So, in an effort to pull myself back from writing too much about astronomy, I wrote about biology for my last post. I had aspirations to do the same for this week. Then Elon Musk threw my aspirations in the trash and shook up the world of space travel (again).
On February 6, SpaceX launched its Falcon Heavy rocket for the first time. The rocket’s test launch went nearly perfectly. Its first-stage boosters worked without a hitch, landing safely almost simultaneously in Cape Canaveral. The second-stage core booster successfully launched its payload, a red Tesla Roadster “driven” by a spacesuit-clad mannequin. This core booster, however, missed its mark on a drone-ship in the Atlantic, crashing into the water at 300mph and damaging the drone-ship. Despite this hiccup, though, the launch was an overwhelming success.
Watch the launch here:
Click to view some stunning photos from the launch.
This rocket is groundbreaking in multiple ways and is the largest and strongest rocket currently in existence. The only rocket that ever had more payload carrying capabilities was the Saturn V moon rocket, but that hasn’t flown since 1973 and almost certainly never will again. The Delta IV Heavy, made by United Launch Alliance, is the former holder of the “Strongest Modern Rocket” title, which now belongs to the Falcon Heavy. Look at the table below to compare the three rockets.
(Statistics compiled by CNN Money. Click to see the stats of other impressive rockets throughout the ages.)
The Falcon Heavy is weaker and smaller than the Saturn V. So, what makes the success of the Falcon Heavy so exciting?
Well, for one, it is the strongest in operation today, and the Saturn V will never be produced again. The crew behind the Saturn V is no longer alive or working, and neither its components nor the tools used to make it exist any longer.
The two rockets also have/had totally different goals. The Saturn V was made for a government-funded agency (NASA) with the sole purpose of launching the Apollo missions to the moon (and eventually launching Skylab as its final payload in 1973). The Falcon Heavy, on the other hand, was made by a privately-funded company (SpaceX) to carry out a variety of mission-types for multiple customers. This shift from government-only space travel towards a playing field where companies compete with governments and each other for space innovation is incredibly promising for the future.
Perhaps the most exciting difference between the two, however, is the cost-effectiveness of the Falcon Heavy. NASA effectively paid no attention to costs when creating the Saturn V, coming in at a whooping $1.16 billion. This gargantuan sum was the result of an unyielding desire by the US to beat the USSR to the moon in the space race as a part of the larger Cold War. The Falcon Heavy, on the other hand, is much, much cheaper at only $90 million. This dramatically lower cost is due in part to the reusability of the the rocket cores. By having reusable rockets, SpaceX is massively cutting down on the prohibitively high costs of getting something off this planet.
Elon Musk's intentions with SpaceX are clear. As Business Insider reported from the post-launch press conference, Musk said:
"We want a new space race. Space races are exciting [...] I think it's going to encourage other companies and countries to say, 'Hey, if SpaceX, which is a commercial company, and it can do this, and nobody paid for Falcon Heavy, it was paid with internal funds,' then they could do it, too [...] So I think it's going to encourage other countries and companies to raise their sights and say, 'We can do bigger and better,' which is great."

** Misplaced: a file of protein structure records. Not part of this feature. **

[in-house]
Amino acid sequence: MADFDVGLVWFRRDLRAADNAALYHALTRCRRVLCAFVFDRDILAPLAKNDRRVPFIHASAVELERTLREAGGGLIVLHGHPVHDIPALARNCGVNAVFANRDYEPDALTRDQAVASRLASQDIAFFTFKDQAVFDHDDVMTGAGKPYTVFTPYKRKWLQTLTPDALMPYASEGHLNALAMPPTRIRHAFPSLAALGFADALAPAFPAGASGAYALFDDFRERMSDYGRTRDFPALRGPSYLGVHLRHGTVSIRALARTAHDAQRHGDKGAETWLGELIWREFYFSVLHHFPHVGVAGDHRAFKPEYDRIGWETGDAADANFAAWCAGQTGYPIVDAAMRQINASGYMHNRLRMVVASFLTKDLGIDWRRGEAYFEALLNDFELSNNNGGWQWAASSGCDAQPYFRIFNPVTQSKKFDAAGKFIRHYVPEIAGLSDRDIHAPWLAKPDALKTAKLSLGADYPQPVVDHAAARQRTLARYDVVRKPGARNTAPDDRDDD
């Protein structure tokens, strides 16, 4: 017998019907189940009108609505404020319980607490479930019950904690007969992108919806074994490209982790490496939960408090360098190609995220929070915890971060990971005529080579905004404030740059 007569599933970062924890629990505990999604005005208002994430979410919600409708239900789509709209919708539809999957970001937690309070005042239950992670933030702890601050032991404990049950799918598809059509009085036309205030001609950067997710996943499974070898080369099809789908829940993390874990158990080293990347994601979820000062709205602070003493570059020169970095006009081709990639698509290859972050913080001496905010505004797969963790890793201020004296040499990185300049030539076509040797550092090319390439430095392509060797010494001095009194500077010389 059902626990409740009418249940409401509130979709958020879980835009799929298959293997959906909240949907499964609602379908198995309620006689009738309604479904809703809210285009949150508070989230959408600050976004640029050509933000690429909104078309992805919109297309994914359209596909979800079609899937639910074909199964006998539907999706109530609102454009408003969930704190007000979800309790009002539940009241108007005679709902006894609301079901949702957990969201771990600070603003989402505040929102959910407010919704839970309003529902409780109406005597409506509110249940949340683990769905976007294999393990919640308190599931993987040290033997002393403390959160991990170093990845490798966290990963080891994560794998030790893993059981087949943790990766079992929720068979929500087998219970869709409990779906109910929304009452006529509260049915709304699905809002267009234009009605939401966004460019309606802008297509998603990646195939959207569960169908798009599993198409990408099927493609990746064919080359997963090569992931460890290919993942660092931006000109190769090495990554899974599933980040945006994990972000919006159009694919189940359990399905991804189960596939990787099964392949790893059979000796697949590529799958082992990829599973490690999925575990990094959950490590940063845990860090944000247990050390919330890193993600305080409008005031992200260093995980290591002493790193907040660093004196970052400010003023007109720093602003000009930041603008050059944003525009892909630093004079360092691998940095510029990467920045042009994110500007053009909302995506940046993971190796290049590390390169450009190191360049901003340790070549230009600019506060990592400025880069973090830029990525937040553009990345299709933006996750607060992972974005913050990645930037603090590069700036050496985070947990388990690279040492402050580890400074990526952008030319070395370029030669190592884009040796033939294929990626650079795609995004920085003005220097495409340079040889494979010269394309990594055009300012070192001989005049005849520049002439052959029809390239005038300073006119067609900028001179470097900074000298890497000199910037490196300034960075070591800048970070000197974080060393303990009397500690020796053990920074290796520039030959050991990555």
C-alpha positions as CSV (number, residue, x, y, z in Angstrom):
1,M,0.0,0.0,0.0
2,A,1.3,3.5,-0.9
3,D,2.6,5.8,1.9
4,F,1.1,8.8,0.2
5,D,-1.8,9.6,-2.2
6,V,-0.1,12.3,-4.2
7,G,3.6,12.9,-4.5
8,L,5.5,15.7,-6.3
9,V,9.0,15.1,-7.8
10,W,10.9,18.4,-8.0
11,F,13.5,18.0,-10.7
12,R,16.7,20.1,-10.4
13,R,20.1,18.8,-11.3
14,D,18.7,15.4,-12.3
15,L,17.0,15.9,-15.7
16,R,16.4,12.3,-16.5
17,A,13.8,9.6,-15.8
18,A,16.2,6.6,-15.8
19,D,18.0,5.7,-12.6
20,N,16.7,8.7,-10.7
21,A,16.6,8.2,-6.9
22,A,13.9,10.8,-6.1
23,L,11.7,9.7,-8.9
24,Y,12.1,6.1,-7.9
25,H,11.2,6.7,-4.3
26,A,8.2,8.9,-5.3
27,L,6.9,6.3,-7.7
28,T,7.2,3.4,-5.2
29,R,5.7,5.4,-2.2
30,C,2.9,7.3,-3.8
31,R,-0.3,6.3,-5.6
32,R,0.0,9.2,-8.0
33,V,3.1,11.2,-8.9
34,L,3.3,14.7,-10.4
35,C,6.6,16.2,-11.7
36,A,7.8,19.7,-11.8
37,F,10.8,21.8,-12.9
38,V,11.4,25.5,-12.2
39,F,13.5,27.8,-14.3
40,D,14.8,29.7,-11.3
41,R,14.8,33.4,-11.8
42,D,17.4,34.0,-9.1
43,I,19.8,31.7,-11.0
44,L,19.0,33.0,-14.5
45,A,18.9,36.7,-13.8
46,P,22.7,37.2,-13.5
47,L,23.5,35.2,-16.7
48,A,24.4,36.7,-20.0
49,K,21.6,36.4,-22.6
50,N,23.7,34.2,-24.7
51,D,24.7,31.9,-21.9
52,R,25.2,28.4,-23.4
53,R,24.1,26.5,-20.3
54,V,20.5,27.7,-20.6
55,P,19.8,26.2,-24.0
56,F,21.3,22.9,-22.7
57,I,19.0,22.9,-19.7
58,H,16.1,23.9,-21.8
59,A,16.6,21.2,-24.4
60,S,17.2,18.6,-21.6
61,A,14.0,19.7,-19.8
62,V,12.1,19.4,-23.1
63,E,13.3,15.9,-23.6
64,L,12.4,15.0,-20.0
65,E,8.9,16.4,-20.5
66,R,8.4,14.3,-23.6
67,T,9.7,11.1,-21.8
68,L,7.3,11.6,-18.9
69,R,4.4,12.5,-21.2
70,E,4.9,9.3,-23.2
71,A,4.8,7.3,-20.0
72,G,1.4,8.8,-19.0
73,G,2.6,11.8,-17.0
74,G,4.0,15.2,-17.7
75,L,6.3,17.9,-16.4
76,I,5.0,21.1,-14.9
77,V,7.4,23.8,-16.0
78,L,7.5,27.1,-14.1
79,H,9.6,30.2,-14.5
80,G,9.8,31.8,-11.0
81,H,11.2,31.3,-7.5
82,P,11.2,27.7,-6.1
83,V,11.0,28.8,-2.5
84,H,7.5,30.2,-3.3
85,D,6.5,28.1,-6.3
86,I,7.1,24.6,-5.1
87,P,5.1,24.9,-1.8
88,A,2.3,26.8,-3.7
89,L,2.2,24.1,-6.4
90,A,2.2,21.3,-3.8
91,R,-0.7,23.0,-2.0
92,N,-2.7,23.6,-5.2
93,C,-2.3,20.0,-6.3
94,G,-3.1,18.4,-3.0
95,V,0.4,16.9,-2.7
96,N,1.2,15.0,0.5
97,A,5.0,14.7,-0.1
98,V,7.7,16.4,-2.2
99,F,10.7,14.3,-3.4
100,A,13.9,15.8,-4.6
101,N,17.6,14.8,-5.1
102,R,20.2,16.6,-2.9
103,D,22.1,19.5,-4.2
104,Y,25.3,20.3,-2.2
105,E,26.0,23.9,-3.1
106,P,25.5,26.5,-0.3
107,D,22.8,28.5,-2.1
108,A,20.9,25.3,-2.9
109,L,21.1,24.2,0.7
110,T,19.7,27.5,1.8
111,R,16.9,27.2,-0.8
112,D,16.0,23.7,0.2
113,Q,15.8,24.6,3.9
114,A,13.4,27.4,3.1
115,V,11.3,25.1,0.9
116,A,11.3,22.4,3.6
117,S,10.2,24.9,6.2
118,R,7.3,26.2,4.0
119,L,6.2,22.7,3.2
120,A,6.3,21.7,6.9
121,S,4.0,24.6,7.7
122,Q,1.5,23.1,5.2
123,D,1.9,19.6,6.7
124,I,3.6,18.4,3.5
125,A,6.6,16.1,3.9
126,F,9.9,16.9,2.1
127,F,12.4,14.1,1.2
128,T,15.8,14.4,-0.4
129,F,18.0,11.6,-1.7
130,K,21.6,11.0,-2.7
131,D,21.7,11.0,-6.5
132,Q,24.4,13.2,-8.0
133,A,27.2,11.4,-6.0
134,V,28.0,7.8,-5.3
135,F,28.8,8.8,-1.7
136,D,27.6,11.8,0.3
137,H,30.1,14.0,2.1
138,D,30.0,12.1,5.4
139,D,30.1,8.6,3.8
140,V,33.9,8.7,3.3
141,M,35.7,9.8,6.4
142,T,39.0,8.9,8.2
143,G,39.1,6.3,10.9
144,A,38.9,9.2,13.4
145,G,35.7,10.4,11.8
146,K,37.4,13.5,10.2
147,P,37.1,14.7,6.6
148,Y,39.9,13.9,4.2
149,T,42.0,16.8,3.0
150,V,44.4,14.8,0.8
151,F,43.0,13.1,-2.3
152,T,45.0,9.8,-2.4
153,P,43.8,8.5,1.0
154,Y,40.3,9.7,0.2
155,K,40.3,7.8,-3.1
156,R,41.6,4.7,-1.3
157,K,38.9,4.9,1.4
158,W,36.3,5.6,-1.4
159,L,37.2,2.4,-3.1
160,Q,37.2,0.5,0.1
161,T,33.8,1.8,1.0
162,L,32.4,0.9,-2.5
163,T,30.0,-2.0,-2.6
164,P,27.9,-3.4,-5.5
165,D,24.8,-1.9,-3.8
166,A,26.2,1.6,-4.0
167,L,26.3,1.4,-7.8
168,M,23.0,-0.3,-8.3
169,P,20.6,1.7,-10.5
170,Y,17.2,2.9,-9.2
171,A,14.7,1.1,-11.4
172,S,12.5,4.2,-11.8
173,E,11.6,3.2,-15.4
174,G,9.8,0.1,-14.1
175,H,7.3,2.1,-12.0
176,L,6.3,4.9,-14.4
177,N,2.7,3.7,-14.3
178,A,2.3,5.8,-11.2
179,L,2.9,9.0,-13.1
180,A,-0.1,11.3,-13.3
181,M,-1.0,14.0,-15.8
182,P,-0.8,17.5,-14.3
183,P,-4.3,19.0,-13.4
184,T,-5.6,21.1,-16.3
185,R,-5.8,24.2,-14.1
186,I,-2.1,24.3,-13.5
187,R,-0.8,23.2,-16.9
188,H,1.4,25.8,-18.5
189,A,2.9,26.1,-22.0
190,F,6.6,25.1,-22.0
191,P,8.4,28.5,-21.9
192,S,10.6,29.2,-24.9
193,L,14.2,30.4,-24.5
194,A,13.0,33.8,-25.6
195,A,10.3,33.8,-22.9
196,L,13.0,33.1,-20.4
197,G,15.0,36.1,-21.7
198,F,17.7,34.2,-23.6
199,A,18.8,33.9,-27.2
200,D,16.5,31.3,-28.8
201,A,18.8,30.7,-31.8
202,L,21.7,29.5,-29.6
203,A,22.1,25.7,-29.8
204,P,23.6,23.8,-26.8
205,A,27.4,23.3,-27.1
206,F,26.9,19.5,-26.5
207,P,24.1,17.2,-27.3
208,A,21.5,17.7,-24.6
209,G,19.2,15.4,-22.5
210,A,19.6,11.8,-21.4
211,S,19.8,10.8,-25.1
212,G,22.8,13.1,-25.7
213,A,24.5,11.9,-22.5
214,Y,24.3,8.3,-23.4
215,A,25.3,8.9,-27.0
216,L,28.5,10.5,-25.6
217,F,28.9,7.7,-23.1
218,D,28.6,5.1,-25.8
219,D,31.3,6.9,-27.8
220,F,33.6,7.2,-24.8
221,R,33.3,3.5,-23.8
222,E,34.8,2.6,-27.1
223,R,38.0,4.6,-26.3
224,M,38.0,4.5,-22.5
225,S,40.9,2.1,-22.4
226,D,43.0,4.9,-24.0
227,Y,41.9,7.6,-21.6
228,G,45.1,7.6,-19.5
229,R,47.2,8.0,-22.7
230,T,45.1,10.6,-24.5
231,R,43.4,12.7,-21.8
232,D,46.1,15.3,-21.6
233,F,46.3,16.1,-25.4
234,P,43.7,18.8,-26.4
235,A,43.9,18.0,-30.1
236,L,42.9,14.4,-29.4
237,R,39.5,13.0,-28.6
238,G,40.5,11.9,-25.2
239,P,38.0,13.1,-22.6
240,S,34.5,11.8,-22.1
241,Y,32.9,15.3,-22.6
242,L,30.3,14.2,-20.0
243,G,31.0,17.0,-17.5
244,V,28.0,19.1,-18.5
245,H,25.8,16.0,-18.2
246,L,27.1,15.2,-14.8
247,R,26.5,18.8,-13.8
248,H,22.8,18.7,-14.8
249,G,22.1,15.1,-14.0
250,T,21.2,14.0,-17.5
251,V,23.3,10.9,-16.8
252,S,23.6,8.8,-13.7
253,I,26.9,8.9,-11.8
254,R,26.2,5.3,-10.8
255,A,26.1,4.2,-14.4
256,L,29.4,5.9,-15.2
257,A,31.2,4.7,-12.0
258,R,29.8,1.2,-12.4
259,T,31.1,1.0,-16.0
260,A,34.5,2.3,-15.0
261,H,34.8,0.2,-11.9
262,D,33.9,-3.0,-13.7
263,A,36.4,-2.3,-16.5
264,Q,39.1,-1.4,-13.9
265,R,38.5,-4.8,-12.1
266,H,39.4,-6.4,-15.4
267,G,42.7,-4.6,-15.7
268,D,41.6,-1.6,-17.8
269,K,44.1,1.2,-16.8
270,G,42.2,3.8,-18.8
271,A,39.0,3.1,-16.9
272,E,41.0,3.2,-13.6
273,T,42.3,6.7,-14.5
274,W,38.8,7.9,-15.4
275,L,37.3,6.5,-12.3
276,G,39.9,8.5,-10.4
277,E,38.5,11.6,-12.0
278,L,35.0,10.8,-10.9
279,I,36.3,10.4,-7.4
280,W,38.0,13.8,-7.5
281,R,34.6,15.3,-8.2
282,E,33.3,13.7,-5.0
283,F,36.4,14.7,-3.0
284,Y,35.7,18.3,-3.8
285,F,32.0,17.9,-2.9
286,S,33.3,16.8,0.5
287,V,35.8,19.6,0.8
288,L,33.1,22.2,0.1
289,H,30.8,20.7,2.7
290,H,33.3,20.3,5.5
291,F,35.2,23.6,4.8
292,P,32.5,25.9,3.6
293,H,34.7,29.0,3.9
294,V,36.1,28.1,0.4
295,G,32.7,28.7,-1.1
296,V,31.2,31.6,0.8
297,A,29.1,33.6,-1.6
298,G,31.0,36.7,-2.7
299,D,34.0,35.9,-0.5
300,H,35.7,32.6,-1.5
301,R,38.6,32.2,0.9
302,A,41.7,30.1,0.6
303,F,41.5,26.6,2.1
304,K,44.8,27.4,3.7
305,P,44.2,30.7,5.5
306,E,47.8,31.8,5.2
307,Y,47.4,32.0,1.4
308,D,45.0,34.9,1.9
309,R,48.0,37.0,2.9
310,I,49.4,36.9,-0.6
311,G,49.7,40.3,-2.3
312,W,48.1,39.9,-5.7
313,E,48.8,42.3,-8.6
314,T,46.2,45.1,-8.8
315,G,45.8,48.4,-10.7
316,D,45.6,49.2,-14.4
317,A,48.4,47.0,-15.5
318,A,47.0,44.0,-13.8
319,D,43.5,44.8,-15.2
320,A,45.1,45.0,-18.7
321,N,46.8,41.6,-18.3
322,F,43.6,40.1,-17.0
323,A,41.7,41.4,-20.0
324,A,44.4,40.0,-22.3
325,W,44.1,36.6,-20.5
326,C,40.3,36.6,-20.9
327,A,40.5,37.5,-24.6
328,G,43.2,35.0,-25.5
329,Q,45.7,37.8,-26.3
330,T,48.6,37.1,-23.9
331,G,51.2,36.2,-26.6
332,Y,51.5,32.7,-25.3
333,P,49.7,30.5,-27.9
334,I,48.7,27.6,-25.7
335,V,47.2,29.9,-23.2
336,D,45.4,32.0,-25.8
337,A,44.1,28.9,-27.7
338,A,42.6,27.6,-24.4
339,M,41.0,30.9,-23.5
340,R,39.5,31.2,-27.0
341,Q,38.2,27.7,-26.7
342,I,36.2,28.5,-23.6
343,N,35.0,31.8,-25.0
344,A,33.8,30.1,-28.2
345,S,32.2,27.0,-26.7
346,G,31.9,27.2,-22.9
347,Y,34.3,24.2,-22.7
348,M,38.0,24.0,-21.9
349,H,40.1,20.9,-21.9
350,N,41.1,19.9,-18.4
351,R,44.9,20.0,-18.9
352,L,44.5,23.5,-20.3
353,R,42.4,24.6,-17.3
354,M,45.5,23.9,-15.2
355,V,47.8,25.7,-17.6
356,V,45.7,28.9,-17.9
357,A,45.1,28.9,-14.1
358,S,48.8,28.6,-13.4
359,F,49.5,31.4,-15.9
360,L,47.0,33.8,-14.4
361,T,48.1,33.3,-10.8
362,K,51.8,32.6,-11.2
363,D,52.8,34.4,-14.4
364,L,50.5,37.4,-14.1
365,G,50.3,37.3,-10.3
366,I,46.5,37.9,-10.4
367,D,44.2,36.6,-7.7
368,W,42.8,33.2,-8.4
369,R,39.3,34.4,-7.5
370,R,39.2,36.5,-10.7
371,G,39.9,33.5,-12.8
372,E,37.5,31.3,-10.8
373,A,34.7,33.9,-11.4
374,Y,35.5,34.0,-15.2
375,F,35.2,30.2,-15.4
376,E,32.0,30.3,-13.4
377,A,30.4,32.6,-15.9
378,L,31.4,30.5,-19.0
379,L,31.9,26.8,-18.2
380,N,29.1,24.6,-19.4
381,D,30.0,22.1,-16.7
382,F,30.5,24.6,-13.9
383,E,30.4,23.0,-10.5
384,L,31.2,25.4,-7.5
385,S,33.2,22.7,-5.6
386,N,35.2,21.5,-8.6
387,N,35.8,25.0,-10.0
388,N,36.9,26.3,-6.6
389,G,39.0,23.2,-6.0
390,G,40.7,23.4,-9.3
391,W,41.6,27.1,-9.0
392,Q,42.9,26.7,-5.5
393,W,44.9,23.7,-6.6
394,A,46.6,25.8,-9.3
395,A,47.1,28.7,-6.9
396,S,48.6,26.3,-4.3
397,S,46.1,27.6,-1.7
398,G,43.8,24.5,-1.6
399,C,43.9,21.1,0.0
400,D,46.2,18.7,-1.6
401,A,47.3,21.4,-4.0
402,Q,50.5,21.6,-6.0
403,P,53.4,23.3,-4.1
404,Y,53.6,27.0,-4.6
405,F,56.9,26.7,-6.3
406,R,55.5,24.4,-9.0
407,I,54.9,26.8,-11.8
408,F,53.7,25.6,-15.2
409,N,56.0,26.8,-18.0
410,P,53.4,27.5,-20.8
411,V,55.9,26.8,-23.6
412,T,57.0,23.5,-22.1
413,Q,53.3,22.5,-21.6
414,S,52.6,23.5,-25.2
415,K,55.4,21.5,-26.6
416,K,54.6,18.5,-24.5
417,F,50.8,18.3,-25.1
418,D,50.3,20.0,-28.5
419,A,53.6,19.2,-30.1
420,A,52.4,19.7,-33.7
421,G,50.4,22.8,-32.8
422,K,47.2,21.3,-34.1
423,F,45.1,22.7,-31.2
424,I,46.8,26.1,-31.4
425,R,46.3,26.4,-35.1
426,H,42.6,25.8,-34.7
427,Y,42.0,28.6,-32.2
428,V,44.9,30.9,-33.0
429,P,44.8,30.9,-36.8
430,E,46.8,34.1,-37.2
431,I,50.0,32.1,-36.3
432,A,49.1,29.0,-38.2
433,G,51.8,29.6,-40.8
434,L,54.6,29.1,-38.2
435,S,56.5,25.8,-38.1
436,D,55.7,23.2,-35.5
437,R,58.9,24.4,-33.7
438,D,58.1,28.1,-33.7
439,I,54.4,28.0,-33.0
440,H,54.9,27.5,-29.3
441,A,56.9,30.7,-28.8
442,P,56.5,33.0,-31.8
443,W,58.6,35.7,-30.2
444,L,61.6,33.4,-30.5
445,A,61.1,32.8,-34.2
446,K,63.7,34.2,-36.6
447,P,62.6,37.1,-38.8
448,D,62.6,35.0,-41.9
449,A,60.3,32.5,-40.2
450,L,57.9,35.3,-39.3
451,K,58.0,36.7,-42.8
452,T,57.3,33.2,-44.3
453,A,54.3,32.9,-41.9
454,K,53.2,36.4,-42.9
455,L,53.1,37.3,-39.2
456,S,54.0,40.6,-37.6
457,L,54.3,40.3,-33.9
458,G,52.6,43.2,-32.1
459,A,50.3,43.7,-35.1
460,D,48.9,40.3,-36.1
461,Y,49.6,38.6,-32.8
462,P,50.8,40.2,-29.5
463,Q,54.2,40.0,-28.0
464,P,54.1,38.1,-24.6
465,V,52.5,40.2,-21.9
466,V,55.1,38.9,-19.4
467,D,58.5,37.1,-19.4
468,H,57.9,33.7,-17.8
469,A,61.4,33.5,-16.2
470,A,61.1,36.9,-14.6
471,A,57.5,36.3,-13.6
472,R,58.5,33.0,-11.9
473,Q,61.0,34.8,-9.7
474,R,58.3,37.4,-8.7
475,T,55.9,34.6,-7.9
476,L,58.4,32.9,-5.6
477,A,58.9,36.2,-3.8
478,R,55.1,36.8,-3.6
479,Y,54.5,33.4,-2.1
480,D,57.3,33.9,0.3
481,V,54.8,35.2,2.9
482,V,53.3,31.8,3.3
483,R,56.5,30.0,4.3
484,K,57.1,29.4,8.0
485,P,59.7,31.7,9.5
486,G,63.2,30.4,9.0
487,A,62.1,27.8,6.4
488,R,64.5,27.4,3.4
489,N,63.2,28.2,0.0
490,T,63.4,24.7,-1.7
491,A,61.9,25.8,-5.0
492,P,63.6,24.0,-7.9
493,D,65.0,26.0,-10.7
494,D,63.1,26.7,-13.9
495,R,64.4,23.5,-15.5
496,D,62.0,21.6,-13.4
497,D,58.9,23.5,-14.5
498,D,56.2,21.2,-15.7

So what are SpaceX's plans after unveiling their mega-powerful, reusable, general-purpose, game-changing rocket? Well, they're obviously going to discontinue it almost immediately. Back in September, Musk announced his plans to have the company's next project, code named "BFR," take over the company's focus as an essential part of his Mars colonization effort. This multipurpose craft will be stronger and larger than the Falcon Heavy, and come in several variants – a tanker for mid-orbit refueling, a satellite delivery craft, and a spaceship for transporting people and cargo between planets, continents, and through Low Earth Orbit.
I am especially excited about the mid-orbit refueling tanker. Since rockets burn most of their fuel when leaving Earth, long-distance space travel practically requires refueling in orbit, away from such a strong gravitational field.
The BFR is, against all odds, even more promising intriguing than the success we saw on Tuesday with the Falcon Heavy. Though the phase out of their other projects might seem premature, SpaceX is planning on having plenty of their Falcon rockets and Dragon spacecrafts on standby for their customers to use while the BFR proves itself. This phase out will simply cut costs further in the development of the infrastructure for their master plan – making humans a multiplanetary species.
With all of this said, I am more than excited. I, as a younger person who loves space, missed out on the first space race and the intense public interest in space brought about by the cold war. With Elon Musk and SpaceX, the dream of a new space race is being brought back to life, this time without the baggage and terror of intense geopolitics in the mix. My mind is racing with the thought that in my 30s or 40s I could be watching a human on my TV make the first footsteps on the soil of another planet.
What are your thoughts on the Falcon Heavy launch, SpaceX, or private space travel as a whole? Share them in the comments if you'd like!
Written By: Jacob Monash